Snowboard Iskola

Board: Yes Standard

Size: 156

Camber Option: 3-4-3 Camrock. More camber in the middle and slightly less rocker in the tips.

Bindings: Rome Black Label

Stance: 21.5 Wide 15 Negative 12 Goofy

Boots: K2 Thraxis Size 10

My Weight: 200lbs

Resort: Copper Mountain

Conditions: Mostly sunny blue skies, moderate winds, warmer temps, chunder snow, icy snow, firm and fast groomers, slush, and a bit of everything in between as it was pure springlike conditions.

Flex: This board sits on stiffer side of an all mountain twin flex. You get more play in the tips and it has a clearly defined flex point where the camber meets the rocker. The camber section is noticeably stiffer. There is a fair amount of torsional flex but not enough to dominate this board or cause it to be over powered.

Stability: The camber section is the most stable portion of this board, but that’s to be expected. You do get some chatter in the tip and right where that flex point is where the camber meets the rocker you notice it abundantly.

Ollies: The camber is easy to load up and utilizes the flex point where it meets the rocker as a spring board. This gives the board a ton of pop and and you notice it when you launch a roller, sidehit, cat track gap or just do a flat ground ollie at speed.

Pop On Jumps: This has more than enough snap to get the job done and the overall build of this board suits it for medium to large jumps but it’s still forgiving enough for smaller ones. This board likes to get into the air.

Butterability: What’s nice about this board is that it’s wider and there is a bit more rocker. This gives you a ample platform to play around on with your board. The camber fights you but the rocker section is so immense you don’t have to worry about it too much instead it just gives you more snap out of any butter variation you do.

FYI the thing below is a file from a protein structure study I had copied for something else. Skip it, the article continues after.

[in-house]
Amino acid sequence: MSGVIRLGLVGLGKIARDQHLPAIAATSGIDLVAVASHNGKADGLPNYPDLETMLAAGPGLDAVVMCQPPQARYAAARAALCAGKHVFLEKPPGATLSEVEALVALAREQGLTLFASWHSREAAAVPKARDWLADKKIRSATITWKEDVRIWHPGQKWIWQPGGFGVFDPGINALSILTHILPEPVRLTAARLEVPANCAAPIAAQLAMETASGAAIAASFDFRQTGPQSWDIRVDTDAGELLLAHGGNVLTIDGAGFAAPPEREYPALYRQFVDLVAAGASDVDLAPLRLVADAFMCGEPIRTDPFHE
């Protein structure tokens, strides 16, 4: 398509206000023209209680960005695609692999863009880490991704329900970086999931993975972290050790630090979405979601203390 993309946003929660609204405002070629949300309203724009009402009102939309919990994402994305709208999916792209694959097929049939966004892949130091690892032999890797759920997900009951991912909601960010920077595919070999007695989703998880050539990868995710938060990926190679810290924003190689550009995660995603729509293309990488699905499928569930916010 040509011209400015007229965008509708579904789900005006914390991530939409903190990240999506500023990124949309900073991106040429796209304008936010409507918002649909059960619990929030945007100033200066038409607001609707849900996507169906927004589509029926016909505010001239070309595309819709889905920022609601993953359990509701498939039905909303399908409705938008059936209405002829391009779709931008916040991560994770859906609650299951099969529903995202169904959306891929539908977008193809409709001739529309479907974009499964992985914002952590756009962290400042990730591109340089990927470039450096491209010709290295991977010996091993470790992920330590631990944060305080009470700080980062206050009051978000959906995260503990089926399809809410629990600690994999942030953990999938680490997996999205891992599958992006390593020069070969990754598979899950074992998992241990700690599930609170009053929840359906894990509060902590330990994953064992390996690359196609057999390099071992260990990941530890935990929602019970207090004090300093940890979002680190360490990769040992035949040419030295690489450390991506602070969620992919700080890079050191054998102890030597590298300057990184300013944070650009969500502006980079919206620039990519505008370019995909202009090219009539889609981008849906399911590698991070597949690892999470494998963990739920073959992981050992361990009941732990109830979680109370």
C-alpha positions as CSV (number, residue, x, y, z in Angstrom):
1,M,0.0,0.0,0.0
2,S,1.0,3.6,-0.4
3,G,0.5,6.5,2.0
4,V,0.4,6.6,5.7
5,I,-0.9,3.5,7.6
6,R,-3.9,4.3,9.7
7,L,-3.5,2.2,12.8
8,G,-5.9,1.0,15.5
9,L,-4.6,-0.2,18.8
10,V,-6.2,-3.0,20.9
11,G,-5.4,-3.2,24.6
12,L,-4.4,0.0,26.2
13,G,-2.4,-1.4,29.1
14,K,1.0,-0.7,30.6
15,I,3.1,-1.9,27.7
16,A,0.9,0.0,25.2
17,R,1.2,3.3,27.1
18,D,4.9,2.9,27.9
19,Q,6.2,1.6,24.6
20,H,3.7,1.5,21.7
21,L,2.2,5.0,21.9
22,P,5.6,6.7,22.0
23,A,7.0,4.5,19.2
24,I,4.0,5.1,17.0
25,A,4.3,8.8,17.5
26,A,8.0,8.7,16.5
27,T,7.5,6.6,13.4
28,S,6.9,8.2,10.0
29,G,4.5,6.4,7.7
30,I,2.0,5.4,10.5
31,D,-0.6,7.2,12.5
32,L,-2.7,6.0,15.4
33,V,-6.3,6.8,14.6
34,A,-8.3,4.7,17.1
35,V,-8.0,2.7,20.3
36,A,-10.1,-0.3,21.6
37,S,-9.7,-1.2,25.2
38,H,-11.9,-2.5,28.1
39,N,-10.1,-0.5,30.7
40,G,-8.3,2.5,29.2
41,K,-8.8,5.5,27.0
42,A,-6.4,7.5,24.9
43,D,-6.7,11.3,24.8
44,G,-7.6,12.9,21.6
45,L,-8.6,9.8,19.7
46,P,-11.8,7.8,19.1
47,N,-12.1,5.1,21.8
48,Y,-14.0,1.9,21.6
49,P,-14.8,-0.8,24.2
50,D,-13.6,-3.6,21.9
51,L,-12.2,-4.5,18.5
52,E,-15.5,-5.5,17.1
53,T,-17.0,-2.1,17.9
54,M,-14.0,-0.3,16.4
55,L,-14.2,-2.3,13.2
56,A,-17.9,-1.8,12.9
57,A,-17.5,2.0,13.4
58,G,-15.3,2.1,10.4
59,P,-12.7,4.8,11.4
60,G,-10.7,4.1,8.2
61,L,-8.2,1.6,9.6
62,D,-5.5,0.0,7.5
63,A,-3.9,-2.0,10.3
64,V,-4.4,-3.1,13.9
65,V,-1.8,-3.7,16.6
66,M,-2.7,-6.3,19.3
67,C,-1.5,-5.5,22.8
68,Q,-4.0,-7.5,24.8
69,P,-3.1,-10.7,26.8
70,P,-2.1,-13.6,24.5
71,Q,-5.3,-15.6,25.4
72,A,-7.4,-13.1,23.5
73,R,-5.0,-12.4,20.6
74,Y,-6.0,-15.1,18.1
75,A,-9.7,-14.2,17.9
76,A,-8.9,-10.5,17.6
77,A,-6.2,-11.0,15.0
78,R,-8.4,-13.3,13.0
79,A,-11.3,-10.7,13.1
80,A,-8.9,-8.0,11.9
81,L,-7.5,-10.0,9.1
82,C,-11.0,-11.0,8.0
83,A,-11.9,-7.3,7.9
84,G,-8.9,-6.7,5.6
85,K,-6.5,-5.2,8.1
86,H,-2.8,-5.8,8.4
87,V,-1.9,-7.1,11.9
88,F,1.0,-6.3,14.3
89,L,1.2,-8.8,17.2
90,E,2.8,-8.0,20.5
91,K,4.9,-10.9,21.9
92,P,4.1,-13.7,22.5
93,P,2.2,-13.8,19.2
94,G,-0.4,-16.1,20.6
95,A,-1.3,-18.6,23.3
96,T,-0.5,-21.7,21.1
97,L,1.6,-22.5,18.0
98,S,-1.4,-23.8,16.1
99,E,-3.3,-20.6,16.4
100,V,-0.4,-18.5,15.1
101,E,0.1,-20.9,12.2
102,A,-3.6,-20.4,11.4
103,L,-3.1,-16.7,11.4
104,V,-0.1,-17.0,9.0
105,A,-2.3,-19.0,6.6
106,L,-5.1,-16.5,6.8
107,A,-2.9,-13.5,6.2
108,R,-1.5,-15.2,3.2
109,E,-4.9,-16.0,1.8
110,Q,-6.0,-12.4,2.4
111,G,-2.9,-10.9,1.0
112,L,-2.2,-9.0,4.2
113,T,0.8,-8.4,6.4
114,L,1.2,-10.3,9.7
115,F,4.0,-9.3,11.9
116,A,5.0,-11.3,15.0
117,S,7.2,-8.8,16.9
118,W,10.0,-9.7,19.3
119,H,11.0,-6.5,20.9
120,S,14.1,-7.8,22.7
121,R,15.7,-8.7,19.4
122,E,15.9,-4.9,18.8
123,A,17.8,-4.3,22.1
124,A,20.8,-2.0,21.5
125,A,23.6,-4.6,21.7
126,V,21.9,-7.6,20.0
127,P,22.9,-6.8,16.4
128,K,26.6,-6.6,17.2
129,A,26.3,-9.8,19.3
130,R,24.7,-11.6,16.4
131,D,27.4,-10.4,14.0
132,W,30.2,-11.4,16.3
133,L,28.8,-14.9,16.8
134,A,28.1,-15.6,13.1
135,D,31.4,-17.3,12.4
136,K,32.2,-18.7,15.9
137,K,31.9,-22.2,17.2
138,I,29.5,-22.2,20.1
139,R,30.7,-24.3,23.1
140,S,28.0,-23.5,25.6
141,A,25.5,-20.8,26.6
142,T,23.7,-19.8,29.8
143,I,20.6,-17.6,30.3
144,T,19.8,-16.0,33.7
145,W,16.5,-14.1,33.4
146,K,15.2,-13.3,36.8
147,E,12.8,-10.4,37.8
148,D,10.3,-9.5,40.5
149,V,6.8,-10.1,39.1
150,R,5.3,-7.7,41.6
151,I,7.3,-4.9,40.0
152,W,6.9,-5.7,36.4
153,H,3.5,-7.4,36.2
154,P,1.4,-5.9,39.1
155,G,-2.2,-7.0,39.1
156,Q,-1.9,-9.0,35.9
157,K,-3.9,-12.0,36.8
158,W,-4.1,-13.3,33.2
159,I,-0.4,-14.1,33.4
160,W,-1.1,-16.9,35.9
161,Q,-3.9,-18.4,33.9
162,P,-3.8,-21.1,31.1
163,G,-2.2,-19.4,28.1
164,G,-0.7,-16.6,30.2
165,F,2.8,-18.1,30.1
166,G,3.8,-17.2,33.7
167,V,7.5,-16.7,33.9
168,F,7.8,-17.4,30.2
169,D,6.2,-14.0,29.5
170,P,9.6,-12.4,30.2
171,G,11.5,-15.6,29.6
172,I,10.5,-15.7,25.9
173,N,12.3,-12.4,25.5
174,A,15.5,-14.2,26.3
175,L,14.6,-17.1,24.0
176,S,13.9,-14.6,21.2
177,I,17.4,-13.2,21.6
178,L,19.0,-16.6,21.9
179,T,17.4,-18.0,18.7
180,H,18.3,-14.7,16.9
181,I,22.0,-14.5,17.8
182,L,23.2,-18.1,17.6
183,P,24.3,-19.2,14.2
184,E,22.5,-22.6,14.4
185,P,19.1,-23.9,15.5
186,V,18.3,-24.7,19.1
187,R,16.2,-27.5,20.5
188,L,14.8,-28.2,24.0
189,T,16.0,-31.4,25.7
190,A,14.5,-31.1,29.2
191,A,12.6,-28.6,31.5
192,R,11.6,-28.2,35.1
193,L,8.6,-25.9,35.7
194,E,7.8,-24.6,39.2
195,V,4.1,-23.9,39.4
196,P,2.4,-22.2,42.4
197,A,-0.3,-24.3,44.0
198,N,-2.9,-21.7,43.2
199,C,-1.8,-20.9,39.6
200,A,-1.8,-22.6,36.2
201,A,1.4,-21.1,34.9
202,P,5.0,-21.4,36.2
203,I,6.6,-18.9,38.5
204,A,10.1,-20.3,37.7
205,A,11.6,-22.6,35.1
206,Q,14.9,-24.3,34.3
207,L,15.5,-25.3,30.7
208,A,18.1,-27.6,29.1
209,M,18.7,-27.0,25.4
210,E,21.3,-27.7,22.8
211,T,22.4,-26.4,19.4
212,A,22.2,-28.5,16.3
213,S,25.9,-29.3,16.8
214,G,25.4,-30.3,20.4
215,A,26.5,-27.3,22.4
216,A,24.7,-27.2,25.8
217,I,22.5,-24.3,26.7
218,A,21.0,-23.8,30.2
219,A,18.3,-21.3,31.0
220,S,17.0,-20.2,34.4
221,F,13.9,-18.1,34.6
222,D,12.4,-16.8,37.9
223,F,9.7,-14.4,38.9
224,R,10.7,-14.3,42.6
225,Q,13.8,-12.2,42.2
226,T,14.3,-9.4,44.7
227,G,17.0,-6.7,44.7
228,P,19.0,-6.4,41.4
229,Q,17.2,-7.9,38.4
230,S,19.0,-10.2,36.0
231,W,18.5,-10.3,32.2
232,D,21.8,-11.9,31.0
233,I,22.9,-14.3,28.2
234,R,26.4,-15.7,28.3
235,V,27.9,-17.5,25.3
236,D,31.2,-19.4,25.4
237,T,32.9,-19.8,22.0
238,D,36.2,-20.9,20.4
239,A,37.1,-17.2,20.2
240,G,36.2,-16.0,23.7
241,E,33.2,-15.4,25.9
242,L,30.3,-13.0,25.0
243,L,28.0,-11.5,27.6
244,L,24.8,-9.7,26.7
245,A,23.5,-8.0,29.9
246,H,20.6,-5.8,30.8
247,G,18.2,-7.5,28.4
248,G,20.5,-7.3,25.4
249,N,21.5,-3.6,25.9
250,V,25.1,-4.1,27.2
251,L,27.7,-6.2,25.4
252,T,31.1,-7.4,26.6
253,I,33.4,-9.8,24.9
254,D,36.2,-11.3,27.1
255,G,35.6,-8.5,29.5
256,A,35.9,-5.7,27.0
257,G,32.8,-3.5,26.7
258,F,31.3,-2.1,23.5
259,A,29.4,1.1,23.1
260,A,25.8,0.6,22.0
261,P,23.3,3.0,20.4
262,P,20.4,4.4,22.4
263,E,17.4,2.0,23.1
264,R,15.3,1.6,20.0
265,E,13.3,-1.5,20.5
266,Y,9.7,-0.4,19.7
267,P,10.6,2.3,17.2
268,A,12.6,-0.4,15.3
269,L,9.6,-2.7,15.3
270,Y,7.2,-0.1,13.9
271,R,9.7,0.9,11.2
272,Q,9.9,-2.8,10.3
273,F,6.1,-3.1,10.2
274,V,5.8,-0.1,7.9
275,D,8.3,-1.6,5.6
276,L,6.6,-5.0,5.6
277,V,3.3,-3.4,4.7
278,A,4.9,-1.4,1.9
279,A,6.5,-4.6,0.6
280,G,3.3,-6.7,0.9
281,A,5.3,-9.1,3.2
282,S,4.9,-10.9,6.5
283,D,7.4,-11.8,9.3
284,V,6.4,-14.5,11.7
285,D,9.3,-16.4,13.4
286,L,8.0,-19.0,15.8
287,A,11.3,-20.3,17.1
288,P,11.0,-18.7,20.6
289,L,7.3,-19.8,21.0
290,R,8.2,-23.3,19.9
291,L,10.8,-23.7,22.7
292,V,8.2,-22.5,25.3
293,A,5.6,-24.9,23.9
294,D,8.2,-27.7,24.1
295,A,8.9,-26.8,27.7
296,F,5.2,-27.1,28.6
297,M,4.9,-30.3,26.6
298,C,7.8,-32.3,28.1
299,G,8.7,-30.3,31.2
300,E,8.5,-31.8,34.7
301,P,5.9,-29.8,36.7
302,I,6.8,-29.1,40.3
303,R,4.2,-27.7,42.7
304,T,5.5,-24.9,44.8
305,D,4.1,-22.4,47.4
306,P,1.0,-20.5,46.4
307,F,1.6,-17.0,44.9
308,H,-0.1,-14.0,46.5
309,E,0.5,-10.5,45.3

Jibbing: So first and foremost lets be real with each other here this isn’t a jib board. With that said it can still handle some light jibbing i.e. nose/tail presses and going sideways. The rocker section in the tips coupled with the width gives you a great platform to lock into a press. The flex point where the camber meets the rocker will have spring so expect a little pop out of it. When going sideways that camber section more or less does a balancing act on the feature and less hugging.

Carving: What’s nice is that this board is smooth and stable on edge with a effortless edge to edge transmission. You do get a bit of control inside the insert pack due to the midbite which makes it easy to steer with ankle movements. Short quick carves and medium hard ones are its strong suit. When you lay it on edge you feel it grip and can drive it from the center back through the tail if you need to.

Rider in Mind: All mountain rider with a freestyle focus.

Personal Thoughts: This board is very stable for what it is and you rarely notice the chatter in the tips unless you slam hard into really rutted out terrain. It has pop when you want it and never makes you overly work for it. It’s a super well balanced board.

Comparable Boards: K2 Broadcast, Rome National. Rossignol Resurgence

Binding Recommendations: Now IPO, Rome Katana, Burton Cartel